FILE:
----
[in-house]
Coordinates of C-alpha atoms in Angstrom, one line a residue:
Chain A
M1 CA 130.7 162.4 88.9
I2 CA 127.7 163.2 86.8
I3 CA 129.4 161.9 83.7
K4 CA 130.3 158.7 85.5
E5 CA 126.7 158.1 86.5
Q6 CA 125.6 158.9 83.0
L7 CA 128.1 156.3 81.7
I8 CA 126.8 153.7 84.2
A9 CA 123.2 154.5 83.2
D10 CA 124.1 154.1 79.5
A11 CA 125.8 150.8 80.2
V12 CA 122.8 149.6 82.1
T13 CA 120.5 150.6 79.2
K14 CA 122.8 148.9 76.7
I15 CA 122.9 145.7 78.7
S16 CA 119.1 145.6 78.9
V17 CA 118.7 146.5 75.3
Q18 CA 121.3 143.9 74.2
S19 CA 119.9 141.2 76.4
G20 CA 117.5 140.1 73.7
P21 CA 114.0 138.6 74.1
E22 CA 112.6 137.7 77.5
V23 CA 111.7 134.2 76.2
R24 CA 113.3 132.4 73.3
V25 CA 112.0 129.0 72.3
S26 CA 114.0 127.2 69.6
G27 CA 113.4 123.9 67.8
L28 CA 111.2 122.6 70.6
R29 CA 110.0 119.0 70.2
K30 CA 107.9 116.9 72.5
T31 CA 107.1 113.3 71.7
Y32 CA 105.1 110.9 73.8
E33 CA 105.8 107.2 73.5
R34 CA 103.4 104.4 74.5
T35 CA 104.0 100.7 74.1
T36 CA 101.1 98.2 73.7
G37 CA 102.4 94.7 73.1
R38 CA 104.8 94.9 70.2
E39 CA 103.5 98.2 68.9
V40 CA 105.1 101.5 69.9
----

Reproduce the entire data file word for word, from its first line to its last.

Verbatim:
[in-house]
Coordinates of C-alpha atoms in Angstrom, one line a residue:
Chain A
M1 CA 130.7 162.4 88.9
I2 CA 127.7 163.2 86.8
I3 CA 129.4 161.9 83.7
K4 CA 130.3 158.7 85.5
E5 CA 126.7 158.1 86.5
Q6 CA 125.6 158.9 83.0
L7 CA 128.1 156.3 81.7
I8 CA 126.8 153.7 84.2
A9 CA 123.2 154.5 83.2
D10 CA 124.1 154.1 79.5
A11 CA 125.8 150.8 80.2
V12 CA 122.8 149.6 82.1
T13 CA 120.5 150.6 79.2
K14 CA 122.8 148.9 76.7
I15 CA 122.9 145.7 78.7
S16 CA 119.1 145.6 78.9
V17 CA 118.7 146.5 75.3
Q18 CA 121.3 143.9 74.2
S19 CA 119.9 141.2 76.4
G20 CA 117.5 140.1 73.7
P21 CA 114.0 138.6 74.1
E22 CA 112.6 137.7 77.5
V23 CA 111.7 134.2 76.2
R24 CA 113.3 132.4 73.3
V25 CA 112.0 129.0 72.3
S26 CA 114.0 127.2 69.6
G27 CA 113.4 123.9 67.8
L28 CA 111.2 122.6 70.6
R29 CA 110.0 119.0 70.2
K30 CA 107.9 116.9 72.5
T31 CA 107.1 113.3 71.7
Y32 CA 105.1 110.9 73.8
E33 CA 105.8 107.2 73.5
R34 CA 103.4 104.4 74.5
T35 CA 104.0 100.7 74.1
T36 CA 101.1 98.2 73.7
G37 CA 102.4 94.7 73.1
R38 CA 104.8 94.9 70.2
E39 CA 103.5 98.2 68.9
V40 CA 105.1 101.5 69.9